An important matchup for the Hoosiers will be 6-foot-8 junior C.J. Fair, who averages team-highs of 14.5 points and 6.9 rebounds. Fair is hitting 49.2 percent from three and rarely turns it over (13.9 turnover percentage). James Southerland (pictured), a 6-foot-8 senior, missed some time earlier in the season due to undisclosed eligibility issues, but has since returned and is capable of carrying Syracuse with his perimeter shooting. Southerland has hit four or more 3-pointers in nine games and shoots 40.5 percent from distance. He’s also a capable defender, as evidenced by his steal percentage (3.1) and block percentage (3.4). Freshman Jerami Grant, a DeMatha product, averages 3.9 points off the bench.

The center position isn’t one of much offensive production, but Boeheim has a pair of capable defenders and rebounders at his disposal in Rakeem Christmas and Baye Keita. Christmas is the starter and is strong on the glass with a defensive rebounding percentage of 15.1 and also has the 20th best block percentage (11.2) in the country. Keita is the team’s best offensive rebounder (13.8 OR%) and typically finishes (63.1 FG%) his limited offensive opportunities.



The chess match of Indiana attempting to break the Syracuse zone is a compelling storyline to watch on Thursday and there are two key areas the Hoosiers will need to master in order to march on to Saturday. The first is taking care of the ball. The Orange are forcing opponents to turn it over on 23.5 percent of possessions and careless turnovers against a team with the athletes of Syracuse will result in easy baskets on the other end.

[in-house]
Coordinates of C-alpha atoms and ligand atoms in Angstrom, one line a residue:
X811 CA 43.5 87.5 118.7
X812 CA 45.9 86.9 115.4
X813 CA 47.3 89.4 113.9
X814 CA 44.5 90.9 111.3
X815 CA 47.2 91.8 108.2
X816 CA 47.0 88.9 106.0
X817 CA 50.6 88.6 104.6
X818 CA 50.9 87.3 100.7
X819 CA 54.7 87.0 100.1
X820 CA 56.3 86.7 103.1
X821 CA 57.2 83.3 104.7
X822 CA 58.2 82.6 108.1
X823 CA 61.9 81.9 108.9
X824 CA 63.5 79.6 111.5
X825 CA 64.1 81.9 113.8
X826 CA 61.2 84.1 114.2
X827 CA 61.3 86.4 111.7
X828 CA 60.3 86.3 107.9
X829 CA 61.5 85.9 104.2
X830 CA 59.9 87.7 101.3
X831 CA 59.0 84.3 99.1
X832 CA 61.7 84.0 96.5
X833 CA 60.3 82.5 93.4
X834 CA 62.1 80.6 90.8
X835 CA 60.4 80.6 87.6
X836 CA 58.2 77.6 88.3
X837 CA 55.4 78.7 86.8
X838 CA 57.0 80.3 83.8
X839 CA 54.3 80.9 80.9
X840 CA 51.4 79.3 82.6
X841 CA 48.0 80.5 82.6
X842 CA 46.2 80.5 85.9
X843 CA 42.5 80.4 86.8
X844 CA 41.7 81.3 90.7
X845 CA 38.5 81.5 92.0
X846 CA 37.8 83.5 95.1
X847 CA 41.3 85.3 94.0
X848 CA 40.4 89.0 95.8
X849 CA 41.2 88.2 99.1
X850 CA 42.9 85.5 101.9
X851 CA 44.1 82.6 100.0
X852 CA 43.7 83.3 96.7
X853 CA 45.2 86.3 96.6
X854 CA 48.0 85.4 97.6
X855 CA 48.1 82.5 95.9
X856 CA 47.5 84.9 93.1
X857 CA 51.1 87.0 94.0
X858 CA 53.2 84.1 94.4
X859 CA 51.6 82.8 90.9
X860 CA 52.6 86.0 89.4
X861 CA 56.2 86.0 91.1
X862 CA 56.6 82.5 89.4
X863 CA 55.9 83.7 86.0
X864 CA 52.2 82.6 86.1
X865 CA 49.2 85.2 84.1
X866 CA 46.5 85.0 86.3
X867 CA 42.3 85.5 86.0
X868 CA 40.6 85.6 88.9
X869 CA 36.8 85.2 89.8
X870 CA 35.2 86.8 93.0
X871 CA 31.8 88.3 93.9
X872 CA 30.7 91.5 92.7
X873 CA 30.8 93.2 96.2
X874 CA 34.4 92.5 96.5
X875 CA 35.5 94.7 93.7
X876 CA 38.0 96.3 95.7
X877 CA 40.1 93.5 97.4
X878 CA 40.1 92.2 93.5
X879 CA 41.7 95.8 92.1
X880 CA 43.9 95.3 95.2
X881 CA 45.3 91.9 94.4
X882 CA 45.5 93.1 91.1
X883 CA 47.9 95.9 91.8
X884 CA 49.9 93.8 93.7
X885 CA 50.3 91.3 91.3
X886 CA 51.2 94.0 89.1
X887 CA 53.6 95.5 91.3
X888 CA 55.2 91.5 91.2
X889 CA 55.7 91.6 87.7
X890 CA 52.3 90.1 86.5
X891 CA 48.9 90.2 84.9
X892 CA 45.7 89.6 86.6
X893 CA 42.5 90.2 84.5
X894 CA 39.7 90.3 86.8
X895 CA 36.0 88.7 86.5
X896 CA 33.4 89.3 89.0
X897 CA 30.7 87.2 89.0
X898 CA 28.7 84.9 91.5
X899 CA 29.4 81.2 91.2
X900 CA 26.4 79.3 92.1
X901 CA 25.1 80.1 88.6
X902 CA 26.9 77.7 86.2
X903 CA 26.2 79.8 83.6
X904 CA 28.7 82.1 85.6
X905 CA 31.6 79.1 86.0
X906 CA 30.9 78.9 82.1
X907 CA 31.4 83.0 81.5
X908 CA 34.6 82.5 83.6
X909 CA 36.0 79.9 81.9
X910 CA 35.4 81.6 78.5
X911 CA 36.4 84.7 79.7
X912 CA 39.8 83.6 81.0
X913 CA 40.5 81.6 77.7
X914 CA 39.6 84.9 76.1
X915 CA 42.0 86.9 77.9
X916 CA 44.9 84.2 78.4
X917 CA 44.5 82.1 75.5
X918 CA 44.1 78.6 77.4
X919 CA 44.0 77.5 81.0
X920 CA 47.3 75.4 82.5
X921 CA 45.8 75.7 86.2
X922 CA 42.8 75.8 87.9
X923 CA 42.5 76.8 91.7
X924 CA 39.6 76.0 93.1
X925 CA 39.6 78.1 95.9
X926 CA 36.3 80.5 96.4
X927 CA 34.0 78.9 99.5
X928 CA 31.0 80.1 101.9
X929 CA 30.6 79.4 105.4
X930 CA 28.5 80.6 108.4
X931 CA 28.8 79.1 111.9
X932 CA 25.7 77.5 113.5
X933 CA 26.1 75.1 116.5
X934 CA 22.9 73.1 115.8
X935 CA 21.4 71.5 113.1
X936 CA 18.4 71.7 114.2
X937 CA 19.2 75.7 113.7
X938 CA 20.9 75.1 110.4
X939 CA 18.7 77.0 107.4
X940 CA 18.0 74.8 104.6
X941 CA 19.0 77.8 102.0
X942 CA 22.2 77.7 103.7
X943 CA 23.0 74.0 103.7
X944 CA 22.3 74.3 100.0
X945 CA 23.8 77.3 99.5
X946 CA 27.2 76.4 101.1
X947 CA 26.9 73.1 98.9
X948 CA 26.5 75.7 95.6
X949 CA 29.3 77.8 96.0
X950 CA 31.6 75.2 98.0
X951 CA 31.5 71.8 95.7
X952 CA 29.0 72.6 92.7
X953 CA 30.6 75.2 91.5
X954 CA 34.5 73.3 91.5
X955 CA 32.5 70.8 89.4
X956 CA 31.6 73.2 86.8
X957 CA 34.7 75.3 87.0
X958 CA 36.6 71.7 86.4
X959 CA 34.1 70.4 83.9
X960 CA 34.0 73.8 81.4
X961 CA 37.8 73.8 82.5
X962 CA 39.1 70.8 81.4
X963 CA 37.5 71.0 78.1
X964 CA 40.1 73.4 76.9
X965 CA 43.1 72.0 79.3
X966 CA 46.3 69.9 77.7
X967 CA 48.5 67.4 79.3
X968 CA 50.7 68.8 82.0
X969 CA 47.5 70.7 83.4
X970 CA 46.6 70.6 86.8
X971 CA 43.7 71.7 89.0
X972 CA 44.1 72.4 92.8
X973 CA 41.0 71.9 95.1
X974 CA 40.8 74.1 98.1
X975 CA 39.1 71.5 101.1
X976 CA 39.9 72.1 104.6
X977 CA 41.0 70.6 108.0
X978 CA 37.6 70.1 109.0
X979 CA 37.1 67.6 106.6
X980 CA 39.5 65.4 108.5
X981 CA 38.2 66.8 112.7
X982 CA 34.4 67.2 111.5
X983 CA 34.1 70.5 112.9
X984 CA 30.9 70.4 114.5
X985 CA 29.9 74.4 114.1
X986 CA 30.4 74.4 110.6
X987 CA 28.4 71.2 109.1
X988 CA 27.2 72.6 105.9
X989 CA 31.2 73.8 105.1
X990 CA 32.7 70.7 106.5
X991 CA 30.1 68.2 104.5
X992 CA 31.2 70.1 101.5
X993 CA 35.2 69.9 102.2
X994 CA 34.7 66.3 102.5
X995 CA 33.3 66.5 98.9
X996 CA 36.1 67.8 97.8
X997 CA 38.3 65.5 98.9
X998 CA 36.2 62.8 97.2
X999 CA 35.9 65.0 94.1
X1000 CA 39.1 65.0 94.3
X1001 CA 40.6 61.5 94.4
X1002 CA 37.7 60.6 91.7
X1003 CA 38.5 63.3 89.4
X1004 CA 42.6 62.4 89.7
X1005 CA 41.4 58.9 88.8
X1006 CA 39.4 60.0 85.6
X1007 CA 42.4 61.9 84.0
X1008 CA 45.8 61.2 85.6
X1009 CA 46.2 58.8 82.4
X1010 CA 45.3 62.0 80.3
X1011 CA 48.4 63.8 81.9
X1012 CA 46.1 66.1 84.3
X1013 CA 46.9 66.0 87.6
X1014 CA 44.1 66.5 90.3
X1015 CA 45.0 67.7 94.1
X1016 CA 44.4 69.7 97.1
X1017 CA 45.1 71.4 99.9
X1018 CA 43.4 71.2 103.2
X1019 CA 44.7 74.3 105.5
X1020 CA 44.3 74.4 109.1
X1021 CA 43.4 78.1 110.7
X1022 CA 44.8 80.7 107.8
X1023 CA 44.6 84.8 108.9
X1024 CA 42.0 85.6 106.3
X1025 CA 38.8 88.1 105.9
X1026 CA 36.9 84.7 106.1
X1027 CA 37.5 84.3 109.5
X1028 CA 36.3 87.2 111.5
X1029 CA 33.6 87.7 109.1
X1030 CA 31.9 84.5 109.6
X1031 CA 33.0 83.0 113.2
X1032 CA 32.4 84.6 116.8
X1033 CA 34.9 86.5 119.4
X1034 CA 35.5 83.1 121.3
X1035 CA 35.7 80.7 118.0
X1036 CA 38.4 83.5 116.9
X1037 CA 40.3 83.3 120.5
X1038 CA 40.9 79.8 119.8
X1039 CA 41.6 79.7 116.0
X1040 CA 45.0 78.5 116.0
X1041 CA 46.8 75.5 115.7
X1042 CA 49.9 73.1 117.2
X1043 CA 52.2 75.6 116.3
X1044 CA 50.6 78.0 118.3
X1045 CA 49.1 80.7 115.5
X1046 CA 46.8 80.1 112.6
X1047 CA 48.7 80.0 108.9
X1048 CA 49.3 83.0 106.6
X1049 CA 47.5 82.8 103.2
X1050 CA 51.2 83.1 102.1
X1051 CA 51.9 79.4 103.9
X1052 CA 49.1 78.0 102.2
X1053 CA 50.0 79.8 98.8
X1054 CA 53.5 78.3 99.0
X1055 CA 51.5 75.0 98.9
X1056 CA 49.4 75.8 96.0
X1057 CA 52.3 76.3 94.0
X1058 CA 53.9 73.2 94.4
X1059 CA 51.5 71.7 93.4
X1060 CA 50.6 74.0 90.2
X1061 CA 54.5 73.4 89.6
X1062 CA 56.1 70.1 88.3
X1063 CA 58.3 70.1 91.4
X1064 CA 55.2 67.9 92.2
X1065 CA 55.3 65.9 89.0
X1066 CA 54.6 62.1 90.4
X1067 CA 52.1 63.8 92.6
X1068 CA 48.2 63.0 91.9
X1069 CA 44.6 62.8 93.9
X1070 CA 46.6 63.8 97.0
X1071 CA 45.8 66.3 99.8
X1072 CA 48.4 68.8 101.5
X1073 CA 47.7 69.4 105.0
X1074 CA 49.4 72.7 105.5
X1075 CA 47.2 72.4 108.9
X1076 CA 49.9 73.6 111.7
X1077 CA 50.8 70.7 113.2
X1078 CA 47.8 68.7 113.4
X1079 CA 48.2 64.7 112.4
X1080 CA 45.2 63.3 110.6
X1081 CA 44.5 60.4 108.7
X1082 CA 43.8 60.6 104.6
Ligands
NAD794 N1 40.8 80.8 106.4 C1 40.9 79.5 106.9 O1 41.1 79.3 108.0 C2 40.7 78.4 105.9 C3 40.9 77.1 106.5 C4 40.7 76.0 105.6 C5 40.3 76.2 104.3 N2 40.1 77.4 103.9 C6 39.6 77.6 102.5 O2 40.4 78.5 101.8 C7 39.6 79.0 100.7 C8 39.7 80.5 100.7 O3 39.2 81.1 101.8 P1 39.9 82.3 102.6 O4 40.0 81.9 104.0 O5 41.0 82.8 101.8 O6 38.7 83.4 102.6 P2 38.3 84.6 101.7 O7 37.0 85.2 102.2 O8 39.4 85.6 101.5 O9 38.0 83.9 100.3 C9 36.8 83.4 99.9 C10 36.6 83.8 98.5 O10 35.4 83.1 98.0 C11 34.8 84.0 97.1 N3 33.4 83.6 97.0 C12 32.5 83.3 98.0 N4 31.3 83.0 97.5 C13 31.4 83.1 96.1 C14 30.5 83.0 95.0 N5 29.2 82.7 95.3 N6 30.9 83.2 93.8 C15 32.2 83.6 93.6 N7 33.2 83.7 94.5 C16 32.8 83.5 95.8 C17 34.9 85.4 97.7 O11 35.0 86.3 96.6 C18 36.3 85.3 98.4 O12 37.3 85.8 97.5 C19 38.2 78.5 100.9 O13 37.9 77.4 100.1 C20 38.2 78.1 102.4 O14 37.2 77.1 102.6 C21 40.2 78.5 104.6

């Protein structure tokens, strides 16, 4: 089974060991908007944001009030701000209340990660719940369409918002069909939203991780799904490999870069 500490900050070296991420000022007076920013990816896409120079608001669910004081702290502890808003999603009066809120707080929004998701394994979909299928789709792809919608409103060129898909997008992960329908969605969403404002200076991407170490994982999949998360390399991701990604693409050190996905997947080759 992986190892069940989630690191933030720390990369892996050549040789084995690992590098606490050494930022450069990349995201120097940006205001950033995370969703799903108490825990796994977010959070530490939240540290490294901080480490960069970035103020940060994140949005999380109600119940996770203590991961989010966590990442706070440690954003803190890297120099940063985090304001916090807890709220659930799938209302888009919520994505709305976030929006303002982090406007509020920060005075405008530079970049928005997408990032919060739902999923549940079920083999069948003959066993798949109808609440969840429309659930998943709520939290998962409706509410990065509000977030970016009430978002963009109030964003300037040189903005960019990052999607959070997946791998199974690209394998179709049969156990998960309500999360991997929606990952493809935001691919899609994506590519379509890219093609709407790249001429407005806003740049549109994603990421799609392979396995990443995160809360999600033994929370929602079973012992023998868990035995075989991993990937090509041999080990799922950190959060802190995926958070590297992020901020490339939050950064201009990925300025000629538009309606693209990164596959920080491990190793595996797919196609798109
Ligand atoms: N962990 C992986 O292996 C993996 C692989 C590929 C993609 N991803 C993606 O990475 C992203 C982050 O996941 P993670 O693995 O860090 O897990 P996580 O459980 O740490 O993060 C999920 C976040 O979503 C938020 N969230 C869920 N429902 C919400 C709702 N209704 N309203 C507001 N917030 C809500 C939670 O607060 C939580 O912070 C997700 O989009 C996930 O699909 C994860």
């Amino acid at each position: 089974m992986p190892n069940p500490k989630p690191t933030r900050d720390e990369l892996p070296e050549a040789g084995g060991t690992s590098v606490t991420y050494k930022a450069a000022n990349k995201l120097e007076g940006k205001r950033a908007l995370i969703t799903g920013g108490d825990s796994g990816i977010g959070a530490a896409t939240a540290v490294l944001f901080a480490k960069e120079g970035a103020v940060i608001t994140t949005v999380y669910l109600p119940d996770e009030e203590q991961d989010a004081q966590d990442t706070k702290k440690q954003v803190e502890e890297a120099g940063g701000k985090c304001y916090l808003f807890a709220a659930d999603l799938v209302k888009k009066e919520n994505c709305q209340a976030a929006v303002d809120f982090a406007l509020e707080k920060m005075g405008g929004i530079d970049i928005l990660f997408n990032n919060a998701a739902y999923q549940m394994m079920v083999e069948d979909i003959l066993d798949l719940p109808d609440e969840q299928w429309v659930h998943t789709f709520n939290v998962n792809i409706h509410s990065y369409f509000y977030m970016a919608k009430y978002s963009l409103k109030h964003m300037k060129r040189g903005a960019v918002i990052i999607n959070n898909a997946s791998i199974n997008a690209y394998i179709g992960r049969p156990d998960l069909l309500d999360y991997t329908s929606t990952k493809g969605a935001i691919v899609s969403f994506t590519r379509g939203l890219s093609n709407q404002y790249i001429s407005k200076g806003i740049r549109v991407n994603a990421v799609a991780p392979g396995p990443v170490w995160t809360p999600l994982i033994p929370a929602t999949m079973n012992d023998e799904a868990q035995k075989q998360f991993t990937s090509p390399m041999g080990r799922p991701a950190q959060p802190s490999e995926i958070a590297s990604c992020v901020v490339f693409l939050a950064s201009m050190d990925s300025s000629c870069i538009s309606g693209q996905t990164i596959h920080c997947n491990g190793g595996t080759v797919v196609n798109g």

If there’s a major hole in the zone, it lies in the inability of Syracuse to lock down the defensive glass. The Orange rank just 270th nationally in defensive rebounding percentage, which is a number that could be troublesome against an IU team that ranks seventh in the country on the offensive glass. Syracuse can also pound the offensive glass, and given that the Orange shoot a somewhat average percentage from the field, the Hoosiers must limit second chance opportunities.

As I mentioned earlier in the week, Indiana was the best Big Ten team against the zone this season, scoring 1.12 points per possession, according to Synergy Sports. Whether that’s any indication of what’s to come on Thursday remains to be seen, but if Indiana can get the ball into the middle or on the block and then work it back out and around the perimeter, open looks will be available for the nation’s third best 3-point shooting team.


Indiana will take the Verizon Center floor as a slight favorite, with Vegas giving IU 5.5 points and Pomeroy predicting the Hoosiers to win by four at 71-67. Pomeroy puts the chances of an IU win at 67 percent.

As noted earlier by Crean, the challenge of facing the Syracuse zone is difficult because there aren’t any other teams who Indiana has faced that have given the Hoosiers a similar look. And as well scouted as the zone may be, Boeheim is capable of throwing in a wrinkle or two to keep the opposition guessing. If the Hoosiers are to advance to face the winner of Miami (FL) and Marquette, points in transition before the zone gets set and second chance points are major keys.